(This post was done yesterday. But, I was too busy to post it)
Today is International Women's Day. We had quite a few programs lined up for the week.
Like many of my previous mails, stories of 3 women I saw in the hospital today which epitomises the state of the nation's women.
The first one, A. A 50 year old lady who had come to me about a week back with vague complaints. She attributed everything to her high blood pressure. I thought that there was more than hypertension in the diagnosis. I had asked her relatives to get her admitted for a day or two so that we could observe her.
Her vague complaints varied from feeling fearful, perception of something trying to attack her, someone trying to squeeze her head. She attributed everything to the high blood pressure.
We admitted her and found out that she did not have any major problem with her blood pressures. Today morning, I got her relatives and talked about something more than blood pressure that she could be having.
They agreed to allow me to start psychiatric treatment and counselling. As she was getting discharged, the husband came to me and asked whether he could take her to a psychiatrist. I had already given them the option. Then I suggested one of the psychiatry institutes in any of the nearby cities.
To my horror, he told me that she was on treatment 10 years back in a psychiatric institute and now he did not want to have the stigma of being attached to a psychiatric institute. However, he never thought about revealing the same to us even after we had enquired about such a history many a time.
The second patient, B. Diagnosed to have Pulmonary Tuberculosis at NJH 4 years back, we had referred her to her nearest DOTS Centre. She had come to us about a month back. It was a hopeless case. Her lungs were quite eaten off. My colleagues wanted me to take a second look. Below is her Chest X-Ray.
There was nothing we could offer. The history was horrible. She claimed that she never got regular medicines from the DOTS Centre that we referred her. Later, she went to another place from where she took irregular medications. The sequence went on for 4 years before she thought about coming back to us.
Pulmonary tuberculosis continues to be a big killer in our part of the country. And women are no exception.
The third patient, C. We first saw C about 2 months back. She had come with very high blood pressure and seizures. We tried to refer her. But she never went. And she refused to terminate her pregnancy . . . Rather her husband refused permission. She was discharged with anti-hypertensives . . . and she had improved quite a lot.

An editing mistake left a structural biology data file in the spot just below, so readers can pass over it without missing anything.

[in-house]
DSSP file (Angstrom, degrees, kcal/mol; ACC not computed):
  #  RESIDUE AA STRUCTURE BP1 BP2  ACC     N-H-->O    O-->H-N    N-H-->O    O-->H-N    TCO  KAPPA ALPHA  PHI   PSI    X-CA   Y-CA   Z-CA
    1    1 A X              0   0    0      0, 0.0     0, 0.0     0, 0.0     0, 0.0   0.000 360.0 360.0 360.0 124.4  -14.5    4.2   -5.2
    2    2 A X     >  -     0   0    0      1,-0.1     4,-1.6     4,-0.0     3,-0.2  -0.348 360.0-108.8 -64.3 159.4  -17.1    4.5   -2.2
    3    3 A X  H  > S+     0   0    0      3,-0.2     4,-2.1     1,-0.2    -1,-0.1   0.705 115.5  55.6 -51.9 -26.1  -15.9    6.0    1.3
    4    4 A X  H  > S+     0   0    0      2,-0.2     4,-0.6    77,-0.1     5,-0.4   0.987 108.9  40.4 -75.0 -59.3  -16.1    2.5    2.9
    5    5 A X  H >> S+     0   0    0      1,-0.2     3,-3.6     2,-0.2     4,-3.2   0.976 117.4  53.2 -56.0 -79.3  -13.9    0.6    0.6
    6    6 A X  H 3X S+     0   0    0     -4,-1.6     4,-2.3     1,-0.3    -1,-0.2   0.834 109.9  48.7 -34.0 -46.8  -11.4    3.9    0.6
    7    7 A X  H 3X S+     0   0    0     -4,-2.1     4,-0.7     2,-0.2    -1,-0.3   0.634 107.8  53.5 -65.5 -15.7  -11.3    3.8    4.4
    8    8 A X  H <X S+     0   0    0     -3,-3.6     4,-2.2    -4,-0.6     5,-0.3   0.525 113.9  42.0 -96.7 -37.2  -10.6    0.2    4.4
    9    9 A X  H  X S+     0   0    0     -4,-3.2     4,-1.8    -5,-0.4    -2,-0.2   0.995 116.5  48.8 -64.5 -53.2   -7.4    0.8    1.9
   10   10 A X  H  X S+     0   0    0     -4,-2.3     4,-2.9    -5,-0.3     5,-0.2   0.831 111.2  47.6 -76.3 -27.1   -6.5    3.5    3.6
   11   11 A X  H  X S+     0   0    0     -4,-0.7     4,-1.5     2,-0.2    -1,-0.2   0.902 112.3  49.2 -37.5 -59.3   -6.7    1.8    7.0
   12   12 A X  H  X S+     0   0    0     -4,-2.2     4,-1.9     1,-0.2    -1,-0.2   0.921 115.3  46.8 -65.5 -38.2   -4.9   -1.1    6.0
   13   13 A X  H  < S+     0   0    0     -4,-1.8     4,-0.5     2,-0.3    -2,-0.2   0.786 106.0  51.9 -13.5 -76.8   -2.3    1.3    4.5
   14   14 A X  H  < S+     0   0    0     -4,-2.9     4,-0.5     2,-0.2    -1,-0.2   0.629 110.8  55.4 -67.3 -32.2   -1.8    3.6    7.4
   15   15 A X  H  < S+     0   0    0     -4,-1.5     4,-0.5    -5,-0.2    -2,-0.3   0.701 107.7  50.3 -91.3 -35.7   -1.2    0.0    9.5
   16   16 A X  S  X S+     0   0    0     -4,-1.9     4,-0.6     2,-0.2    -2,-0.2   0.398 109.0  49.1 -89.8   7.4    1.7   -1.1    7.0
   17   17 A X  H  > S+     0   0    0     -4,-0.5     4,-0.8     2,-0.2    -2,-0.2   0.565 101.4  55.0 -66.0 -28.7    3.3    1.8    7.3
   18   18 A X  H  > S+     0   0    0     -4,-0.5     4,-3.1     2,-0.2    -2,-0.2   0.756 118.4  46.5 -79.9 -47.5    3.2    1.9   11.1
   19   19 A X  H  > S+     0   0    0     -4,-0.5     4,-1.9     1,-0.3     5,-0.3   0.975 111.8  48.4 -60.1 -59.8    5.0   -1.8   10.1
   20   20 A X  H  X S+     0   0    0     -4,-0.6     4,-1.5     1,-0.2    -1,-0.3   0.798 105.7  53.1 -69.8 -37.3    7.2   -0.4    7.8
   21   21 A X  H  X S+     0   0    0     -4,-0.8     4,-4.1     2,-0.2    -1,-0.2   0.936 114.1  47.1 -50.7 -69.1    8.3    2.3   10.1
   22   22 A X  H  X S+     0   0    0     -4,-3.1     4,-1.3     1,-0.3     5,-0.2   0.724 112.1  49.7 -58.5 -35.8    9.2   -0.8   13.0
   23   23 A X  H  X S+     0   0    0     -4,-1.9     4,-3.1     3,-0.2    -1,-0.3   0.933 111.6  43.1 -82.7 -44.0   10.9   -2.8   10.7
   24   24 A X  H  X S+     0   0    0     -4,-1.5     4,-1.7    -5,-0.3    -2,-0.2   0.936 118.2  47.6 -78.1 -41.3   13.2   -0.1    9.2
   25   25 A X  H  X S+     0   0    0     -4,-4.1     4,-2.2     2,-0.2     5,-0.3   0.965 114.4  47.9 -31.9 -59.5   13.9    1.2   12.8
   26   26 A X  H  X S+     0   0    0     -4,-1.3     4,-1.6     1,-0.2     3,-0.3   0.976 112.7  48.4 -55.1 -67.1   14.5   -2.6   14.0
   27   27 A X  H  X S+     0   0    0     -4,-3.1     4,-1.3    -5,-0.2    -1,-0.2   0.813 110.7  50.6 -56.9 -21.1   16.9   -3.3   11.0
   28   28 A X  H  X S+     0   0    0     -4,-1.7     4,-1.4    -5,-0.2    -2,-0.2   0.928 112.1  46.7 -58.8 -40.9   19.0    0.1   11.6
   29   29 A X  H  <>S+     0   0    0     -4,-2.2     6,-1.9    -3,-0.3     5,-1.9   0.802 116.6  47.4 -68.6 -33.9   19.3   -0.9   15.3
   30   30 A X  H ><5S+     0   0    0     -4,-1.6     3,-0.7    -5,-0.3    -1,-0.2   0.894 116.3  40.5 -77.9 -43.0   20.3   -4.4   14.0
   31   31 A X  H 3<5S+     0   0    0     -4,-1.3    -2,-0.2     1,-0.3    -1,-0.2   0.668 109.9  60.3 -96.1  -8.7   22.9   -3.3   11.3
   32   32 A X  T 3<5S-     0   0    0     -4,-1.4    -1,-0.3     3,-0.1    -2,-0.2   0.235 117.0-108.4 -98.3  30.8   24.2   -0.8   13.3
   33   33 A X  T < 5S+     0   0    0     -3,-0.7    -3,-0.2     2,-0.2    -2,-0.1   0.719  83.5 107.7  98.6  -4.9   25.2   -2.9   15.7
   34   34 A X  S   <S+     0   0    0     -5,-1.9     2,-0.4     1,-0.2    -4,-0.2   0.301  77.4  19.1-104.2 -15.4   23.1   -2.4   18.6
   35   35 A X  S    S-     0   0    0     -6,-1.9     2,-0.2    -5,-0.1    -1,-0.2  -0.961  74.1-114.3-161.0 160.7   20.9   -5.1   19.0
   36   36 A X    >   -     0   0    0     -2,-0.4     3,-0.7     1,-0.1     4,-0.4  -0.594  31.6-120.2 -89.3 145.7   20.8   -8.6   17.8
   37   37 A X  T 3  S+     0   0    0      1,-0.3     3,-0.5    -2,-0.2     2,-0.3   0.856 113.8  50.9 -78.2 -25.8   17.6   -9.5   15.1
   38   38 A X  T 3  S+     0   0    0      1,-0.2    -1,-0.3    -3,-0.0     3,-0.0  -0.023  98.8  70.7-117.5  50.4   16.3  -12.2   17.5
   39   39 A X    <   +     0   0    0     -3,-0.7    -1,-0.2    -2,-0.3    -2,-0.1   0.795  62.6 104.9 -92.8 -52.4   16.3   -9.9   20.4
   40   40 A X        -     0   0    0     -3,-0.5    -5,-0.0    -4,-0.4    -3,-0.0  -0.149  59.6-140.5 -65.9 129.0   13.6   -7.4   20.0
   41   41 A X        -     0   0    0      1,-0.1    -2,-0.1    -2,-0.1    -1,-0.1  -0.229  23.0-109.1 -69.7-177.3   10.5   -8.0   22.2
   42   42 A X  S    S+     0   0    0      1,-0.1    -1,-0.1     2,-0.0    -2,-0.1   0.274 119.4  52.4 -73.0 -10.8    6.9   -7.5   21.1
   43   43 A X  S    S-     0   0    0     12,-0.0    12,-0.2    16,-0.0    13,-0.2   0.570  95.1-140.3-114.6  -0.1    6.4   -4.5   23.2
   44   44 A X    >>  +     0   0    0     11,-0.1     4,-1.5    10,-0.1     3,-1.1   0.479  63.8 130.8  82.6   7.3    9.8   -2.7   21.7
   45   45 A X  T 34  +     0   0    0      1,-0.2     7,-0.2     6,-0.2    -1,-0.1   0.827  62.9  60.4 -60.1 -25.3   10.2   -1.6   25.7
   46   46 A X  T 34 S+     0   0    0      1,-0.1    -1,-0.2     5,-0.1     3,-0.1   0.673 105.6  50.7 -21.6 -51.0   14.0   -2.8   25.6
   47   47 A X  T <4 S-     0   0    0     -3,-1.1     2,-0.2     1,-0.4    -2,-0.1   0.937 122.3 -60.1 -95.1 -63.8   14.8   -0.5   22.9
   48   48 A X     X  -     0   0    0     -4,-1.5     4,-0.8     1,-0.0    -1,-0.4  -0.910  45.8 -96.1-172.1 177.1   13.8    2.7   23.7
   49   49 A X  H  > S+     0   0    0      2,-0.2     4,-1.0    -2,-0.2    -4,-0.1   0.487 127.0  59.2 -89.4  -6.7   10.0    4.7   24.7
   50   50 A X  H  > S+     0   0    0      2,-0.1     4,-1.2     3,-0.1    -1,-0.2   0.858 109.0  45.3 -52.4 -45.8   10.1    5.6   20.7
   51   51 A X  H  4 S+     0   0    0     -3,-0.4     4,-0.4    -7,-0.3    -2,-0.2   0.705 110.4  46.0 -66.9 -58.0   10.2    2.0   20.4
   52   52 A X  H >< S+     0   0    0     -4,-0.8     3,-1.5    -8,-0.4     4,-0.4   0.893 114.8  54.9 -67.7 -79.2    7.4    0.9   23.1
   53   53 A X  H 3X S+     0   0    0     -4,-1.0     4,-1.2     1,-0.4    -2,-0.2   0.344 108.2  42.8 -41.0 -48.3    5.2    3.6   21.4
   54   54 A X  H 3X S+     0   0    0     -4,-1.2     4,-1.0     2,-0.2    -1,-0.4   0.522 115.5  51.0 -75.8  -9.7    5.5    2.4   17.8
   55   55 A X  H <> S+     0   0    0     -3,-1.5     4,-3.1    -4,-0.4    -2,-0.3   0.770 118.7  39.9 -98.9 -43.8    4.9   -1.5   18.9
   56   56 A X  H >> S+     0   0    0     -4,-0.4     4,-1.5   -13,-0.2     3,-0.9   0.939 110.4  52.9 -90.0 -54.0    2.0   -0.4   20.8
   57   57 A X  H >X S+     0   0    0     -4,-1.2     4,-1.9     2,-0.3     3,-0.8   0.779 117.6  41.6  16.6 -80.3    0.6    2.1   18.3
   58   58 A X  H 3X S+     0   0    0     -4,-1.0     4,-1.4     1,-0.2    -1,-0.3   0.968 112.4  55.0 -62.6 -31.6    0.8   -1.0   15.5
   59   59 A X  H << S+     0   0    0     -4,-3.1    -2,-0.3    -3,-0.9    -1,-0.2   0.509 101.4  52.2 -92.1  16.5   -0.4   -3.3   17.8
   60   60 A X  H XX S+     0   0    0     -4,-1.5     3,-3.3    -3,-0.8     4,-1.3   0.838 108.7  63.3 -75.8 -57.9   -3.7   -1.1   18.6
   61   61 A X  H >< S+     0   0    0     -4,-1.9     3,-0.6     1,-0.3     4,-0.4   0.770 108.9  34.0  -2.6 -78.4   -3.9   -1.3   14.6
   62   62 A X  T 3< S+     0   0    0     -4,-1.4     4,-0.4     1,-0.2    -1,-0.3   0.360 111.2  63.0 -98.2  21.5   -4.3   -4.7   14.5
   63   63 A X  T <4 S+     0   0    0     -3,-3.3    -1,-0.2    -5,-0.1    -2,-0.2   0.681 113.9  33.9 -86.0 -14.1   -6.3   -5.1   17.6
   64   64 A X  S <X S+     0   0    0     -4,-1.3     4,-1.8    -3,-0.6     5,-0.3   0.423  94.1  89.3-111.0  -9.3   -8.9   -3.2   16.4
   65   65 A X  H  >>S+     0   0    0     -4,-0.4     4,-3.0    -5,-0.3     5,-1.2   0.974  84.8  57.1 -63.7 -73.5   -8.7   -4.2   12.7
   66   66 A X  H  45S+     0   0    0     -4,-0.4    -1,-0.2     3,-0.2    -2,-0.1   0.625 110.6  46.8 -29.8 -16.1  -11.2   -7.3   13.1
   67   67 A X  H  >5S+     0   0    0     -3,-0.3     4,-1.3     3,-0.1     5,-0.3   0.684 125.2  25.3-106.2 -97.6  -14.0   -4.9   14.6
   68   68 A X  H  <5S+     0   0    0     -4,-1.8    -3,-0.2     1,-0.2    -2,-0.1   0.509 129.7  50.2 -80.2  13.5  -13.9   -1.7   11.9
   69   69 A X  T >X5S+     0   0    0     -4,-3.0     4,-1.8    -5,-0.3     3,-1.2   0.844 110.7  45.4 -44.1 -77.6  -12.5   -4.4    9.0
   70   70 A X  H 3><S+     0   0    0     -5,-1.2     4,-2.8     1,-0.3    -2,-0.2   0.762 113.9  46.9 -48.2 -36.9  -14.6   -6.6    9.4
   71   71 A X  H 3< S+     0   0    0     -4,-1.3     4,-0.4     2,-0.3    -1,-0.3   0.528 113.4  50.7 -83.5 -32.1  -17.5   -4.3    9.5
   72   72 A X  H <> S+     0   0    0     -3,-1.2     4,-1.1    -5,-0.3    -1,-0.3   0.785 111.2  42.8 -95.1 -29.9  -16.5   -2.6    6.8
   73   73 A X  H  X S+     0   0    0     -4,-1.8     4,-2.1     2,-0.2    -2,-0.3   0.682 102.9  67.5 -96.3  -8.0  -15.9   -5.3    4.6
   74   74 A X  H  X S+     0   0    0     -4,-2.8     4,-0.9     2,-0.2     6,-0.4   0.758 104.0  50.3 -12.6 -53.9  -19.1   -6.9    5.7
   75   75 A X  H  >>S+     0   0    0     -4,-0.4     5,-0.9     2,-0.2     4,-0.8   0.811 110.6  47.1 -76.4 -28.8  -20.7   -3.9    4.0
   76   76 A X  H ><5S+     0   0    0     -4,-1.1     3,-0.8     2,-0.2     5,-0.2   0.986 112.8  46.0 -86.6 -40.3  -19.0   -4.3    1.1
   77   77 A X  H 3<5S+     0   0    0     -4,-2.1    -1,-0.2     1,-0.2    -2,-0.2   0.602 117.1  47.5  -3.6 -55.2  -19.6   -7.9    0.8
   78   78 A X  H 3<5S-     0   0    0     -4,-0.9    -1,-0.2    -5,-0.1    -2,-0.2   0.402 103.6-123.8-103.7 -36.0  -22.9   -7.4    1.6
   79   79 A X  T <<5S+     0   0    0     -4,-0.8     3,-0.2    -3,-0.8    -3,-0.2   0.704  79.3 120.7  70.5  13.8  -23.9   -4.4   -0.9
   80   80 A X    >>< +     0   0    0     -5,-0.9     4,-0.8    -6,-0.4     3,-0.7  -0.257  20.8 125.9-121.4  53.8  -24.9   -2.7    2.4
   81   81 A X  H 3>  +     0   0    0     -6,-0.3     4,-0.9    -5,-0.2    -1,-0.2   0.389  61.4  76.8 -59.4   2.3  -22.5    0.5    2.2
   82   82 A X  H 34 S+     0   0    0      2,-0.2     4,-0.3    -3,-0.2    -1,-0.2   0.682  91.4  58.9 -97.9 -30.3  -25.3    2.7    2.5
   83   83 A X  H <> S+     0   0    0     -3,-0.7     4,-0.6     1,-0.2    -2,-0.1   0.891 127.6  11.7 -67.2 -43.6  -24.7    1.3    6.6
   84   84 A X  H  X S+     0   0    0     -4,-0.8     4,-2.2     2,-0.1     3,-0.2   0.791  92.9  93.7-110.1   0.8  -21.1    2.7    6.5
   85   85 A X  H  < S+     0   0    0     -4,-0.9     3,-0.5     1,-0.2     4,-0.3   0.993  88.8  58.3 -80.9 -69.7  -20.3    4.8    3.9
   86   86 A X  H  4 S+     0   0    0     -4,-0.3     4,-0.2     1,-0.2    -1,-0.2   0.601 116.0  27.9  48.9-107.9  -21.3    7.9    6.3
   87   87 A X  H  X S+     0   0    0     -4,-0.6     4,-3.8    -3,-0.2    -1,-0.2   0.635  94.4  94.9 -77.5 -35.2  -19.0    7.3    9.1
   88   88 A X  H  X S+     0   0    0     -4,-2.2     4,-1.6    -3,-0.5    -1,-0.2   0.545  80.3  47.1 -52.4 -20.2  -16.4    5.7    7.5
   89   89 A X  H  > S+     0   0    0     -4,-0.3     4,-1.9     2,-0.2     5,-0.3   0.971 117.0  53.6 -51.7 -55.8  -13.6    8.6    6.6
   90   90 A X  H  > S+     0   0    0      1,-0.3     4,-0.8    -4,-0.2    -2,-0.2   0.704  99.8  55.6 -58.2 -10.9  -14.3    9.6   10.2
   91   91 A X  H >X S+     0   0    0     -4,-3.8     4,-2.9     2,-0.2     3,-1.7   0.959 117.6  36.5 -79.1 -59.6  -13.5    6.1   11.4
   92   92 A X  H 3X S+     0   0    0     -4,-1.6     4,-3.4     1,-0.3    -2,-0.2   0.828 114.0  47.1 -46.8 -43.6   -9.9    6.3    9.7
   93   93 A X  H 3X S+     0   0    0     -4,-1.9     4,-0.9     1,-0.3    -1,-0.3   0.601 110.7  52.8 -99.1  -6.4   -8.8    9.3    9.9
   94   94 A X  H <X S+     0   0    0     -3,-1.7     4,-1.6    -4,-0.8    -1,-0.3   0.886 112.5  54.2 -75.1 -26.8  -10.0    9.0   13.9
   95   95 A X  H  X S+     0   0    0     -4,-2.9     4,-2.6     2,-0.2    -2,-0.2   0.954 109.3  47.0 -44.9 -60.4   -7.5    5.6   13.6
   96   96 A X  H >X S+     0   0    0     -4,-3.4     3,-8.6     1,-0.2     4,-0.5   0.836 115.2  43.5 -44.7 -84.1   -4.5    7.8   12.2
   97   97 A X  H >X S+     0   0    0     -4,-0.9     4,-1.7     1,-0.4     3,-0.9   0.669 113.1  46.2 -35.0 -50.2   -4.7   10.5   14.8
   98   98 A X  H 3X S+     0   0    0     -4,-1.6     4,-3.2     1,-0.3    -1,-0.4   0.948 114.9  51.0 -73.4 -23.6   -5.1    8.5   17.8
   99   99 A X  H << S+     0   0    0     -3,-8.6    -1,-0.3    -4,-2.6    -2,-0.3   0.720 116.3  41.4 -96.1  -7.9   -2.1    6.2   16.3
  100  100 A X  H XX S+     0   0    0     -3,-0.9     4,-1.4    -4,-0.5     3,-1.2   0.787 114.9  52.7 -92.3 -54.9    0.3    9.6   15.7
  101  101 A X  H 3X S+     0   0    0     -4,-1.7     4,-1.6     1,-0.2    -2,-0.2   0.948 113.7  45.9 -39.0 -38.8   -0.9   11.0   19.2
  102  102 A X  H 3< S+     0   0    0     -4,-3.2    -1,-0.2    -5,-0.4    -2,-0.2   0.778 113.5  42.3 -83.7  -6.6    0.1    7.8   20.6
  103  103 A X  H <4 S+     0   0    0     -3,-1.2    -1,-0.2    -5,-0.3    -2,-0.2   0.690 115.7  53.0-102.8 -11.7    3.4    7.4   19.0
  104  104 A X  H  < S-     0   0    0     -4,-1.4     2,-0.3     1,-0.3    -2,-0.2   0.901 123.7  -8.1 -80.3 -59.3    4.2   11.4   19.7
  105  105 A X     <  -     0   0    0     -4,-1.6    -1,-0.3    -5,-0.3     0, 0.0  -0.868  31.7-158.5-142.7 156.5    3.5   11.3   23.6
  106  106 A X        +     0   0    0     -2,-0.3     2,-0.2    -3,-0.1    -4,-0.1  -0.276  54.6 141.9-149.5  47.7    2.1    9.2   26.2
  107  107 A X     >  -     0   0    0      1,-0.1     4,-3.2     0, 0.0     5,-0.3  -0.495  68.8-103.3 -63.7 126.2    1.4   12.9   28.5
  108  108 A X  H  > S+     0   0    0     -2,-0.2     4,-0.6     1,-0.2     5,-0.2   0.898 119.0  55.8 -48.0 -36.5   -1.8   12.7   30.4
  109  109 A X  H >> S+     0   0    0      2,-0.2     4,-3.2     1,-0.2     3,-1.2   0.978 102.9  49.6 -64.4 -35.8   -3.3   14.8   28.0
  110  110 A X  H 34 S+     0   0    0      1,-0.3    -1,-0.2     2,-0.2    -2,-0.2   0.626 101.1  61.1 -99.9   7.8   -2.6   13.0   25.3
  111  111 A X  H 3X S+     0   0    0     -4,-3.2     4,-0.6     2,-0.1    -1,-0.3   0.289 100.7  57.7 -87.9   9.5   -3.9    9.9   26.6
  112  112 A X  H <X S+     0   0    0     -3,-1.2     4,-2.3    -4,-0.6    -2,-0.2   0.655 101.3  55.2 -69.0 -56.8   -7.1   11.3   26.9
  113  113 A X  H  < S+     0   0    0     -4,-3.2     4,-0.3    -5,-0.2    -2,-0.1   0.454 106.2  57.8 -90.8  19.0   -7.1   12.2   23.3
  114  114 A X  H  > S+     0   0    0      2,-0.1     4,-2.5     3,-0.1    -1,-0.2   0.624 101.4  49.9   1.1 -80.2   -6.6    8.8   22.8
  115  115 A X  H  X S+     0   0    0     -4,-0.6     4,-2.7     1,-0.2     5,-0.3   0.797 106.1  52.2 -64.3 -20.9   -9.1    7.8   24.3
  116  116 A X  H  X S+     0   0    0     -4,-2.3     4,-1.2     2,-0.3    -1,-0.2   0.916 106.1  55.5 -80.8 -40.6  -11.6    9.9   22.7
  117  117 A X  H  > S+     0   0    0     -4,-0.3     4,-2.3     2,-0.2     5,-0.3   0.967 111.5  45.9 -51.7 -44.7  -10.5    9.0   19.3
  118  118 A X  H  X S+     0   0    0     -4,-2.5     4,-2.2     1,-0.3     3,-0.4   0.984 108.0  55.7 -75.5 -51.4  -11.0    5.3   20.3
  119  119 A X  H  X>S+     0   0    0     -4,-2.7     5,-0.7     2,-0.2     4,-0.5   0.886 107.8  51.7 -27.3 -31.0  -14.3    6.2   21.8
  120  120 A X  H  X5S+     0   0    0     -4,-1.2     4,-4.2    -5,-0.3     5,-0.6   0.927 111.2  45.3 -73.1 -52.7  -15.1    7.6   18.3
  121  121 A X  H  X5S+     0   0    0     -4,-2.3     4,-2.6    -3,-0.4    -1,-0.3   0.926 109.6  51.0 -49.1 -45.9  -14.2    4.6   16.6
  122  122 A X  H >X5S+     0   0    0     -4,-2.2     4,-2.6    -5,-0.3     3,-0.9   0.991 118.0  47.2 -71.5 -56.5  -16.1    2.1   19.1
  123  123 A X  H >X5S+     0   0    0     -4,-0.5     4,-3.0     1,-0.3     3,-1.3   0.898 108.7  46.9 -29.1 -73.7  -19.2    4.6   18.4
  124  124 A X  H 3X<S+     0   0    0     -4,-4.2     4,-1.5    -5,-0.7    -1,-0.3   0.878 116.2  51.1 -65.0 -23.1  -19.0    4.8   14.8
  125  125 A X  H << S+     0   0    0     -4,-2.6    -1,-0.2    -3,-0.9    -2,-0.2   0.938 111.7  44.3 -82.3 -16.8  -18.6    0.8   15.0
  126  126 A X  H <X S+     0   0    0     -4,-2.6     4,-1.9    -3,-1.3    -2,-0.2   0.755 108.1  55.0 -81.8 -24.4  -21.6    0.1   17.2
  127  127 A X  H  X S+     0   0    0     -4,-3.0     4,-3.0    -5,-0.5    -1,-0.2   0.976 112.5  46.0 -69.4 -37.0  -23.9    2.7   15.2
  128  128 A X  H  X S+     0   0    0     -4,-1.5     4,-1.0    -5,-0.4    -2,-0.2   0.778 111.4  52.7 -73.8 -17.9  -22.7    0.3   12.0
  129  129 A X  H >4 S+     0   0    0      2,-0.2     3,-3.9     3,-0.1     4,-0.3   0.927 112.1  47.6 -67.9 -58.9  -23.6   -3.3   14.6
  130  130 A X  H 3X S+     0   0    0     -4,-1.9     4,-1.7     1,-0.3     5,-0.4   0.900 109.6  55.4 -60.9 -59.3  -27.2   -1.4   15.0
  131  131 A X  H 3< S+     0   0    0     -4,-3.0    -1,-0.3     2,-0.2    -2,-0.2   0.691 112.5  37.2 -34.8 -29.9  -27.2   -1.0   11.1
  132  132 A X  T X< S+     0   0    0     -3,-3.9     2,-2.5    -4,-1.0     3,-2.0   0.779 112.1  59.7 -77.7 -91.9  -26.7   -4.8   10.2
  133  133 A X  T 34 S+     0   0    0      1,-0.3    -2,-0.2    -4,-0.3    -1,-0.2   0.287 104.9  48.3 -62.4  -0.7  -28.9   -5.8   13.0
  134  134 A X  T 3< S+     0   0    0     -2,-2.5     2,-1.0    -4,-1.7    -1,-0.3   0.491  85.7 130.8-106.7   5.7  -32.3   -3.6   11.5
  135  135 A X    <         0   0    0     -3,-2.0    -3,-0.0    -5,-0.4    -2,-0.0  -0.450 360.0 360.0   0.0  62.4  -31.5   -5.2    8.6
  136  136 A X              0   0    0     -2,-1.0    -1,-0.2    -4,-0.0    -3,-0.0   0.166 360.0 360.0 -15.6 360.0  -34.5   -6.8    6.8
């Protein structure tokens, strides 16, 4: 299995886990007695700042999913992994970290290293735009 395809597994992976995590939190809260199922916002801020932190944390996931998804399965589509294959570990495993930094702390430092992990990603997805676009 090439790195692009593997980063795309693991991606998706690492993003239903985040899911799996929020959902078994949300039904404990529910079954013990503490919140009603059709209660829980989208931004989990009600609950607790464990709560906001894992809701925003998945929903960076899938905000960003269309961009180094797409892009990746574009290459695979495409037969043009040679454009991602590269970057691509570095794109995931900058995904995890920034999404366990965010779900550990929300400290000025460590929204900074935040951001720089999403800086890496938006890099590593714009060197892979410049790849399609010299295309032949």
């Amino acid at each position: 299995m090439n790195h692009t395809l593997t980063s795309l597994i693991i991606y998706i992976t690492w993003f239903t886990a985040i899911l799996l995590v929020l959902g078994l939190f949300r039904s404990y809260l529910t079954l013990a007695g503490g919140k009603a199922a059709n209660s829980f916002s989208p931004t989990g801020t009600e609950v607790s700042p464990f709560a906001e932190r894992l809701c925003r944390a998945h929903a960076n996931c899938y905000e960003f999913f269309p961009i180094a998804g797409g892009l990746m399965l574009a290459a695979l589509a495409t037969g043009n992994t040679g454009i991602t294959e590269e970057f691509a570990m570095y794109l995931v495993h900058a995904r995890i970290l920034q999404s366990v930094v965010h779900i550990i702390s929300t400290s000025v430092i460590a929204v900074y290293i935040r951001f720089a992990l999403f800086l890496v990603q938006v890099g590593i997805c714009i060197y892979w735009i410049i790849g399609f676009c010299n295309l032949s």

Patient C came again . . . she had stopped her medicines. And she had one more episode of seizures. Again the same sequence of events repeated. I felt we could not do anything. To make matters worse, the husband got a discharge against medical advice and left.
And she came yesterday . . . in full fledged HELLP. And anuria . . . This time, it was a bit different. She was accompanied by her father rather than the husband. As my colleague explained the situation, the poor father was aghast. It seems that he was totally in the dark about her daughter's condition.
The patient went referred to Ranchi . . . Do pray that she will make it . . .
3 stories . . . 3 instances where the women was left in the lurch one way or the other. The consequences are terrible and something which cannot be fathomed in a civilised society.
However, towards the end of the day, I had another patient . . . Patient D . . . She was in labour for more than 36 hours in one of our neighbouring district headquarters hospital.
The issue here is that the healthcare personnel left the family down.
To make the story short, the baby was obstructed in the birth canal. We had to rush her in for Cesarian. The baby's head looked as if it was put in a tube press. He was lucky to be alive.
However, the parting shot was that of one of the relatives' of patient D . . . 'We're glad that the baby is a boy and not a girl. We feel that our efforts were not wasted'.
Speaks volumes . . . Don't they?
Hope my readers would values the women in their life . . . mothers, daughters, sisters and of course their wives . . . I cherish them. May you do the same too . . .